MORNINGTON Peninsula Shire Council is reconsidering its mechanical beach cleaning practices after doubts were raised about the effectiveness of the process.
Rye-based environmental advocate and former Citizen of the Year Josie Jones said mechanical beach cleaning was creating more macro plastics on the beach and causing serious pollution issues.
Jones has produced a report after spending months researching and collecting plastic waste from Safety Beach and Capel Sound to prove that mechanical beach cleaning does not remove all of the waste but shatters it into smaller pieces that get buried in the sand.
“I have doubted the effectiveness of the mechanical beach cleaning for a long time,” she said.
Earlier this year Cr David Gill said he wanted to end the use of “the mechanical beach raking machine”. He said the machines were not effective because they broke plastics and glass into pieces, removed seaweed, and killed or removed creatures living in the sand (“Mechanical beach raking ‘must end’” The News 13/6/23).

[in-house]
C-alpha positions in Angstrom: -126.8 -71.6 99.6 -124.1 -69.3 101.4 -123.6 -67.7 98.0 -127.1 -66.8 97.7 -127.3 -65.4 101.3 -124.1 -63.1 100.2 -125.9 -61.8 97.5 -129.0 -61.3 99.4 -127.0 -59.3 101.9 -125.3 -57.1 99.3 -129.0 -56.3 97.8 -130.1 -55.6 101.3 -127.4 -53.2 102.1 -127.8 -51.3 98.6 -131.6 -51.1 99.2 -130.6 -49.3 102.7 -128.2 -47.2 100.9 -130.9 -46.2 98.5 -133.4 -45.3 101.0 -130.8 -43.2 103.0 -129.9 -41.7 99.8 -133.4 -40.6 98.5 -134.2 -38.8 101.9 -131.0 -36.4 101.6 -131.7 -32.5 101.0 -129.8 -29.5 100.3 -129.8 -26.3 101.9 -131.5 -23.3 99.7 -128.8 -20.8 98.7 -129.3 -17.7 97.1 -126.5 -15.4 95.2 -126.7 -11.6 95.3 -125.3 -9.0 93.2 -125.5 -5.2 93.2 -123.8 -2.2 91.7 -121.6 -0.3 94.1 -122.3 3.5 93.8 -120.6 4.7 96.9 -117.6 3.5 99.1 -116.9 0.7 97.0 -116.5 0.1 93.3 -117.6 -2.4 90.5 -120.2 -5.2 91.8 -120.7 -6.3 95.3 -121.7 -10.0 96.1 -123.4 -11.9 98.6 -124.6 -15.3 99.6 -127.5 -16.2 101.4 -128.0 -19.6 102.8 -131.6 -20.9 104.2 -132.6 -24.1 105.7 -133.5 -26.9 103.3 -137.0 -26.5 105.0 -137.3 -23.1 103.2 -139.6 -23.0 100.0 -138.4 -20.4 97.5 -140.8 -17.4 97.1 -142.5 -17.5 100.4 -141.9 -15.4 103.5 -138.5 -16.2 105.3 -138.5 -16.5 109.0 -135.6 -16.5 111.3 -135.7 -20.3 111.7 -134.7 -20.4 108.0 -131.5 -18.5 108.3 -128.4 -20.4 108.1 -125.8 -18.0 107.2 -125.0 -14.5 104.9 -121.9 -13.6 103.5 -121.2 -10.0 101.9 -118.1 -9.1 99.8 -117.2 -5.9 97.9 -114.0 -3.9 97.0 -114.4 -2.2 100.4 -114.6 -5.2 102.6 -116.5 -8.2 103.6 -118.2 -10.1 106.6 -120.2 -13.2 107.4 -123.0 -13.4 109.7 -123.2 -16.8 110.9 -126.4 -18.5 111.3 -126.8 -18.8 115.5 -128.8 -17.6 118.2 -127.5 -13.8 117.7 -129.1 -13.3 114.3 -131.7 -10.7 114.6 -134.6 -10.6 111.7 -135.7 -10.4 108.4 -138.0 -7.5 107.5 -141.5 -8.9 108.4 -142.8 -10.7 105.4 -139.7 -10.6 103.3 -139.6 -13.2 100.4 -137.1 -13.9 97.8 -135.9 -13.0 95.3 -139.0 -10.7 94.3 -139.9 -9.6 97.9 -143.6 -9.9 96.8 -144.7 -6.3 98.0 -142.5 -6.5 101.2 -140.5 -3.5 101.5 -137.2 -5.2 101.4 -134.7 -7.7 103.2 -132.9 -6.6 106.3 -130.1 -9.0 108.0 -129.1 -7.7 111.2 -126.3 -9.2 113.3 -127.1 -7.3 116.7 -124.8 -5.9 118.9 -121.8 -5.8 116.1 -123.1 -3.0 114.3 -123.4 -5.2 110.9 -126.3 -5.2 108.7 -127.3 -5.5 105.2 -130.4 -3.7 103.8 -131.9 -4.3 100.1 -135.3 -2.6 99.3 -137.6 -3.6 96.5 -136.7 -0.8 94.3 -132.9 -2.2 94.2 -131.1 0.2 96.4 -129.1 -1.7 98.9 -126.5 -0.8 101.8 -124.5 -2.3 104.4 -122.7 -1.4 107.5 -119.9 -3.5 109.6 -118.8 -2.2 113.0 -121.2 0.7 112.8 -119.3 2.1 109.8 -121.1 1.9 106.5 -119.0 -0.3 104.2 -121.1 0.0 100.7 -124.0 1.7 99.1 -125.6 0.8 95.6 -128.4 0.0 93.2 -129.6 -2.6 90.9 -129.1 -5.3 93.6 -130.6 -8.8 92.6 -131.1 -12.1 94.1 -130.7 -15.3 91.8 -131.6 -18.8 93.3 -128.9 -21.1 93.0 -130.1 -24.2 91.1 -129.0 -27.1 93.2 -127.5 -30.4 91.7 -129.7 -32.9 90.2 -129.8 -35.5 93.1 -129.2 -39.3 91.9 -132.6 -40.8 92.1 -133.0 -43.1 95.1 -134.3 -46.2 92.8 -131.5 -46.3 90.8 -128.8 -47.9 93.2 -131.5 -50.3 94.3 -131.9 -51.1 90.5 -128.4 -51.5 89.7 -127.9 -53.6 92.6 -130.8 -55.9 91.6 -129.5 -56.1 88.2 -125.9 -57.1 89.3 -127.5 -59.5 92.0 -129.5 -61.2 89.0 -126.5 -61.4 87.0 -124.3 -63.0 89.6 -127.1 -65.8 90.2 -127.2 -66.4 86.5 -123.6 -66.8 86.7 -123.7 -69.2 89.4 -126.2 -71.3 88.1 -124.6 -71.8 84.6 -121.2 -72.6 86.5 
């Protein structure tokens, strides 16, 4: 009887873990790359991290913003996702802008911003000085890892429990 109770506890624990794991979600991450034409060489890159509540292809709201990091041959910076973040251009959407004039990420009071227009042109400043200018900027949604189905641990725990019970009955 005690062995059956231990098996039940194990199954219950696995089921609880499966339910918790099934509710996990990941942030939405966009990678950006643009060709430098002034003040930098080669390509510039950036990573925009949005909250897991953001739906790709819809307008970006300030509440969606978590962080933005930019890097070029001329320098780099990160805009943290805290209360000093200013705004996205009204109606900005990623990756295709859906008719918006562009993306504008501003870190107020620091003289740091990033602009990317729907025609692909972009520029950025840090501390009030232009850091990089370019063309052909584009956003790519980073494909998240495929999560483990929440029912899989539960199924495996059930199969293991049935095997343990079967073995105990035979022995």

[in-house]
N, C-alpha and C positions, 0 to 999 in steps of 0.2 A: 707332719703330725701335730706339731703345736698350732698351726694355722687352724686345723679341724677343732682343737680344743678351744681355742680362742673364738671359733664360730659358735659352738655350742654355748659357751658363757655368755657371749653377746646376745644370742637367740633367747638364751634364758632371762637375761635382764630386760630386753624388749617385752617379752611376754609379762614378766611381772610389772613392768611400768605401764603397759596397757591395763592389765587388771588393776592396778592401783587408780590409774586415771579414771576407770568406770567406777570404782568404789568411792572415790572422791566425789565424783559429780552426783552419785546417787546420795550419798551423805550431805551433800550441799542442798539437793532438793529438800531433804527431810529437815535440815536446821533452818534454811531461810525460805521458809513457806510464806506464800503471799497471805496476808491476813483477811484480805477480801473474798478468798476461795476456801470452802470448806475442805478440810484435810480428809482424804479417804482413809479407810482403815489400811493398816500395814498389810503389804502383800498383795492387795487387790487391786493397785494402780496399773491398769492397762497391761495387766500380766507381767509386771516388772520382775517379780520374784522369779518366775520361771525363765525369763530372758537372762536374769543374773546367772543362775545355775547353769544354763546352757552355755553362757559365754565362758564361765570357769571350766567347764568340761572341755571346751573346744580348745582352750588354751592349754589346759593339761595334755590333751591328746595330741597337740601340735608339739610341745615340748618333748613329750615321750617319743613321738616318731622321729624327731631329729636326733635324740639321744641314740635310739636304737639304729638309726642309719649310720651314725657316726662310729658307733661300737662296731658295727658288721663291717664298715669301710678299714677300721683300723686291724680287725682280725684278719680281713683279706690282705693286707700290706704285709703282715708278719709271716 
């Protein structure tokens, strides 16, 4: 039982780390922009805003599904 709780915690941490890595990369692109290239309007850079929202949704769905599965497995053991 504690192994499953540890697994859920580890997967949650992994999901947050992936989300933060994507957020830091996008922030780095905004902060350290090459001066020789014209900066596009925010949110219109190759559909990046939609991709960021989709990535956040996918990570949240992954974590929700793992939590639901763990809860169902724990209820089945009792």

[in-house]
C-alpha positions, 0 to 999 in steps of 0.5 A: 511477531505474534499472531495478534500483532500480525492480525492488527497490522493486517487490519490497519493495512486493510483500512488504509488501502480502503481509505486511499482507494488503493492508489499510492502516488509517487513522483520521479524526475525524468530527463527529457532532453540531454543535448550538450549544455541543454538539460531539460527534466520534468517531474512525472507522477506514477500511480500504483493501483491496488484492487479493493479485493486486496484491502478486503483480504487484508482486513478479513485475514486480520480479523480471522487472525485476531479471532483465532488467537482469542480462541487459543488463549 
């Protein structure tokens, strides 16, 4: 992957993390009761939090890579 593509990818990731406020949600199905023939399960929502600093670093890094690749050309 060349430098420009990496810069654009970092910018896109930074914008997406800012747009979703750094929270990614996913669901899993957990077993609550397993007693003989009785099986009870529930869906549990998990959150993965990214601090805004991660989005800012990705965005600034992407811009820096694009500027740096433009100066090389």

Jones said she was shocked at how “ineffective” mechanical beach cleaning was.
“People don’t realise how much plastic it leaves behind, but when you see how much I’ve collected after beach raking, it’s quite shocking,” she said.
Jones said her studies had shown that a surprising amount of litter could still be found in the sand after raking, and that based on the large amount buried plastics, projections showed that the 23.74 kilometres of regularly raked beaches could potentially contain more than 600,000 pieces of macro plastics.
” Excluding soft plastics, macro plastics are broken particles of a bigger item … 98 per cent of this hard plastic is unbreakable by the hand or foot in the sand,” she said.
The mayor Cr Steve Holland said the council had been reviewing its beach cleaning practices for the past three months, partnering with Monash University to complete a review.
The review looked at the cost, efficiency, environmental and community benefit, and the role of volunteers in relation to beach cleaning.
“We consulted widely with contractors, local stakeholder groups such as Beach Patrol and individual community members such as Josie Jones,” he said. “While more accurate data is needed to determine best practice, there are indications we need to be more flexible with the method and frequency of our beach cleaning program.
“Our coast is highly dynamic and our approach to beach cleaning needs to continue to evolve and adapt to the needs of our community and the environment.”
Holland said a report would be brought to council early in 2024 presenting the final results of the beach cleaning review, along with a revised beach cleaning program.